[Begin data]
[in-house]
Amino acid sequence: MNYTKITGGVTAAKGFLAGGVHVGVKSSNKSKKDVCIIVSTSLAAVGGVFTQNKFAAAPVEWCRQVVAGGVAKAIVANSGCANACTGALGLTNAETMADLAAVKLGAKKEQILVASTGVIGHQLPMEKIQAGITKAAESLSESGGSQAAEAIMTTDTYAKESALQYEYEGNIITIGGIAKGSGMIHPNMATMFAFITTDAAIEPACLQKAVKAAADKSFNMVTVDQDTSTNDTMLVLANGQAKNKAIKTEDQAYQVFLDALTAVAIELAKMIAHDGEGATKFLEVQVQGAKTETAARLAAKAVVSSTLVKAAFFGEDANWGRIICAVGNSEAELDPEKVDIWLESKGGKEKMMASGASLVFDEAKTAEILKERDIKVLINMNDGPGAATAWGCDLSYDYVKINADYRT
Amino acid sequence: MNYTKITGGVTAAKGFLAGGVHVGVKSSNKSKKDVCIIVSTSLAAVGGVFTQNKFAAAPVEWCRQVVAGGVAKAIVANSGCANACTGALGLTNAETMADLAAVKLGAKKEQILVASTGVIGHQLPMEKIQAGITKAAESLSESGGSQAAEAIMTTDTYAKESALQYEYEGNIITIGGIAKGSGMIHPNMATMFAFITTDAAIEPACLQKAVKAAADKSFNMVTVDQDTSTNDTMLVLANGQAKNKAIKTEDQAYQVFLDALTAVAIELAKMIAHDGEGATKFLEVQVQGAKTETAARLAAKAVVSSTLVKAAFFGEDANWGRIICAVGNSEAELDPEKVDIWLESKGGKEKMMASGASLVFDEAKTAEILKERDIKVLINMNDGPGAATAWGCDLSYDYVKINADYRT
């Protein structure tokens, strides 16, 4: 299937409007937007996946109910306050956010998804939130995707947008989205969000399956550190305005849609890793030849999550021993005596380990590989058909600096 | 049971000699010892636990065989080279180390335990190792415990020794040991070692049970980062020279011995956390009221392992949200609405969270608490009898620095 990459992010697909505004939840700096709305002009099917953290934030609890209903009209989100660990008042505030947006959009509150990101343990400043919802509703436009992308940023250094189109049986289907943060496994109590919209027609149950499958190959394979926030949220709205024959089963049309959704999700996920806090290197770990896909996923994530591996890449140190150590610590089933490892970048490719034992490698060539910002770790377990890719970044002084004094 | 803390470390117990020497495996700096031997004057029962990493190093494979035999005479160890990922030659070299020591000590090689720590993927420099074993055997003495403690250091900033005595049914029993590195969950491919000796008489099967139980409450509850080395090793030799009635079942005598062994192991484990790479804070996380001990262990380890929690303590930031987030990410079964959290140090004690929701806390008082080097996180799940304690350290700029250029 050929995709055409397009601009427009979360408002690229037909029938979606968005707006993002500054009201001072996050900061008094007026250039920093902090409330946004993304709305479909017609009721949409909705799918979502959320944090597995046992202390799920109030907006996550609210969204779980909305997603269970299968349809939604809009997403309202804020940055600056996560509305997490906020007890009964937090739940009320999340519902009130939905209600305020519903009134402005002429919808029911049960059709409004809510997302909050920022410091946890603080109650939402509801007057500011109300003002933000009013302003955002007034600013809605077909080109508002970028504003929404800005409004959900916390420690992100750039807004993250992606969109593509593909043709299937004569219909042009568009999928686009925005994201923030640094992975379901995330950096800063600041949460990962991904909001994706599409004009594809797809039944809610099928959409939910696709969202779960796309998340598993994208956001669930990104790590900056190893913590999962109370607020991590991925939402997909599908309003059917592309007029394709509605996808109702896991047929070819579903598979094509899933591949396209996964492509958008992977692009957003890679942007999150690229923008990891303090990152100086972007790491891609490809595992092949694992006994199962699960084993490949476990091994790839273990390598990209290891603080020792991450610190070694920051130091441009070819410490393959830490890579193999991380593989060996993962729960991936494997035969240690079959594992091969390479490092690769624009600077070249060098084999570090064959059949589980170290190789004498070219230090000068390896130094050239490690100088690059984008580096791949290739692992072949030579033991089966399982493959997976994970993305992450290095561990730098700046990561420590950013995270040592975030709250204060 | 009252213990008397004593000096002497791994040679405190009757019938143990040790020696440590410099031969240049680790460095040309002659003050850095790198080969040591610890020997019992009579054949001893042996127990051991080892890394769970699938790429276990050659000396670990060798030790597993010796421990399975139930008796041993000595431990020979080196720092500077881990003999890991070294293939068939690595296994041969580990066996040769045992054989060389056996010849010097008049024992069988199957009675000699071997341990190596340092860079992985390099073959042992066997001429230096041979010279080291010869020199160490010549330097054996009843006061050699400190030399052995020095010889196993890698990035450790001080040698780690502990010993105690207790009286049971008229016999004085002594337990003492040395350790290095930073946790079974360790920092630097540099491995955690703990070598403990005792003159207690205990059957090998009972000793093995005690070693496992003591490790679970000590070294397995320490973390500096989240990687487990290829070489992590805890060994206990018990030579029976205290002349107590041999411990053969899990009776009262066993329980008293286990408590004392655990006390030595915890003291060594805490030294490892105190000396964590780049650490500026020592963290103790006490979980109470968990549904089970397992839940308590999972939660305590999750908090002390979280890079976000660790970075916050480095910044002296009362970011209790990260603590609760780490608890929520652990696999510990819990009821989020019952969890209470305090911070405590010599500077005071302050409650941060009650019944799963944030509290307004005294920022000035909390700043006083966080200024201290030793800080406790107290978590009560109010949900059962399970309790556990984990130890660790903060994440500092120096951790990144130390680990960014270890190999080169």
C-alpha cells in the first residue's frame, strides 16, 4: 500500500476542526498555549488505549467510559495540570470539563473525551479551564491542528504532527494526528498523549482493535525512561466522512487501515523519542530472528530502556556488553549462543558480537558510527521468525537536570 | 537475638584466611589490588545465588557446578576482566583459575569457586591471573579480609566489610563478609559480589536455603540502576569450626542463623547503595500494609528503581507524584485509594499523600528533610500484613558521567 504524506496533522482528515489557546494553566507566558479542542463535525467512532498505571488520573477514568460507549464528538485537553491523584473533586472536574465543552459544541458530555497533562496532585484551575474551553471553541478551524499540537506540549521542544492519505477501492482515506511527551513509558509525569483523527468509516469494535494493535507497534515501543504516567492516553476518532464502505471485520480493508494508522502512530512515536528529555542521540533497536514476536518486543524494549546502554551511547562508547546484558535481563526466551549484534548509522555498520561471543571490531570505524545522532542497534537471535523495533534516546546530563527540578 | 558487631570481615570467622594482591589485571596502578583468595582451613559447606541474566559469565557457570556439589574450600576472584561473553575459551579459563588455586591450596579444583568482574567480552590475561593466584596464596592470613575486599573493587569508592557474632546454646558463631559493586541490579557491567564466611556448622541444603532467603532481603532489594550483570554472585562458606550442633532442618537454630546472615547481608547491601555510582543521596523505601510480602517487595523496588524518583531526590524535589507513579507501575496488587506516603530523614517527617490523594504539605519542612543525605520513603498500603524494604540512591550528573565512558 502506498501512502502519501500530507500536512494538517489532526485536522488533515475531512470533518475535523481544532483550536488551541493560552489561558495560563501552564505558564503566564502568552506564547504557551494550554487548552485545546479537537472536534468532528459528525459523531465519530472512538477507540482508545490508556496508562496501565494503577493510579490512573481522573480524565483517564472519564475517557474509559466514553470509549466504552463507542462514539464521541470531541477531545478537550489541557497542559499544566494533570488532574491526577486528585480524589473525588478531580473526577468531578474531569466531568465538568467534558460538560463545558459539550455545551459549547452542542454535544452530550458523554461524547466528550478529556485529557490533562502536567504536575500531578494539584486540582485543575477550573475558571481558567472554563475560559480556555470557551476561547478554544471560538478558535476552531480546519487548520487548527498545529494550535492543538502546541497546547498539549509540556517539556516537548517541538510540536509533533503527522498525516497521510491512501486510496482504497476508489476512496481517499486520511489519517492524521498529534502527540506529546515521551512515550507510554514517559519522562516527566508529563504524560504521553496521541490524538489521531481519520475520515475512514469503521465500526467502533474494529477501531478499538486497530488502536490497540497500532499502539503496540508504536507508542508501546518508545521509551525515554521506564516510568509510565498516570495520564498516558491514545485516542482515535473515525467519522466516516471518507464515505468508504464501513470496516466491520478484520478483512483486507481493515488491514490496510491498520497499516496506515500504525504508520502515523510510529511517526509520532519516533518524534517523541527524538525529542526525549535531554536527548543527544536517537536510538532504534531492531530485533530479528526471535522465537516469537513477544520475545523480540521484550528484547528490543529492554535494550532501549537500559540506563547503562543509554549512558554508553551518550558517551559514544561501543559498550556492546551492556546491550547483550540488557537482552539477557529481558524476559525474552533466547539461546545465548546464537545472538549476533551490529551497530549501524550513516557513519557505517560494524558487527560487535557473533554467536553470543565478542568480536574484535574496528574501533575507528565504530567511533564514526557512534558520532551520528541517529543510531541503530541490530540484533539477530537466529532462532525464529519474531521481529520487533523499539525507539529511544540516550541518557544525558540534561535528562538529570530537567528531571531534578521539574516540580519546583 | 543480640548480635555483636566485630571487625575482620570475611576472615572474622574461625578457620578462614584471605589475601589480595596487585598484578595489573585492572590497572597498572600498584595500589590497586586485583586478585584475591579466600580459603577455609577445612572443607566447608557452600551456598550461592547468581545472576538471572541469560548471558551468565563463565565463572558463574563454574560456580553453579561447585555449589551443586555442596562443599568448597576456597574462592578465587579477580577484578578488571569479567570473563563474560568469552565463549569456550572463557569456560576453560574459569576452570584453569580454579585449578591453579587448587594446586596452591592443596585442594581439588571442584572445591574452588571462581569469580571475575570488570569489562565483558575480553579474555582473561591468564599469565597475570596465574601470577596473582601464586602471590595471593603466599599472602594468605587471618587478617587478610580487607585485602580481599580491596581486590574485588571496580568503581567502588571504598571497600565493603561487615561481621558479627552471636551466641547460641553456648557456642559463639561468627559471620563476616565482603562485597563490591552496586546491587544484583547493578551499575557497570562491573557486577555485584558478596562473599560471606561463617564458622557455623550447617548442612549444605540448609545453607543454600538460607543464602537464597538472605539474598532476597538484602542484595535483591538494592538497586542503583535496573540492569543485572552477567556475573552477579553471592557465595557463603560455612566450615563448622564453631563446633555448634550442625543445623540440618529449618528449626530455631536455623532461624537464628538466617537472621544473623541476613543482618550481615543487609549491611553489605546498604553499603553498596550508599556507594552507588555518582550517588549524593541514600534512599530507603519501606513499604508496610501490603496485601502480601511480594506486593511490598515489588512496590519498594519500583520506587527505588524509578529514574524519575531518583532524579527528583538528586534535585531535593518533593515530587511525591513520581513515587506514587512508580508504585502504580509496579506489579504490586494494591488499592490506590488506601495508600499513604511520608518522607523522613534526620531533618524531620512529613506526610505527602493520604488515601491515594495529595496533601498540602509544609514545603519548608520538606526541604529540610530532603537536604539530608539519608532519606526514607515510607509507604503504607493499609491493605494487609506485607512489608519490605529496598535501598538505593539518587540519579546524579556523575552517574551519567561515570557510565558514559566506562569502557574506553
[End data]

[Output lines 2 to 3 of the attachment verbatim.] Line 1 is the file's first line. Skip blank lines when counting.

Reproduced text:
Amino acid sequence: MNYTKITGGVTAAKGFLAGGVHVGVKSSNKSKKDVCIIVSTSLAAVGGVFTQNKFAAAPVEWCRQVVAGGVAKAIVANSGCANACTGALGLTNAETMADLAAVKLGAKKEQILVASTGVIGHQLPMEKIQAGITKAAESLSESGGSQAAEAIMTTDTYAKESALQYEYEGNIITIGGIAKGSGMIHPNMATMFAFITTDAAIEPACLQKAVKAAADKSFNMVTVDQDTSTNDTMLVLANGQAKNKAIKTEDQAYQVFLDALTAVAIELAKMIAHDGEGATKFLEVQVQGAKTETAARLAAKAVVSSTLVKAAFFGEDANWGRIICAVGNSEAELDPEKVDIWLESKGGKEKMMASGASLVFDEAKTAEILKERDIKVLINMNDGPGAATAWGCDLSYDYVKINADYRT
Amino acid sequence: MNYTKITGGVTAAKGFLAGGVHVGVKSSNKSKKDVCIIVSTSLAAVGGVFTQNKFAAAPVEWCRQVVAGGVAKAIVANSGCANACTGALGLTNAETMADLAAVKLGAKKEQILVASTGVIGHQLPMEKIQAGITKAAESLSESGGSQAAEAIMTTDTYAKESALQYEYEGNIITIGGIAKGSGMIHPNMATMFAFITTDAAIEPACLQKAVKAAADKSFNMVTVDQDTSTNDTMLVLANGQAKNKAIKTEDQAYQVFLDALTAVAIELAKMIAHDGEGATKFLEVQVQGAKTETAARLAAKAVVSSTLVKAAFFGEDANWGRIICAVGNSEAELDPEKVDIWLESKGGKEKMMASGASLVFDEAKTAEILKERDIKVLINMNDGPGAATAWGCDLSYDYVKINADYRT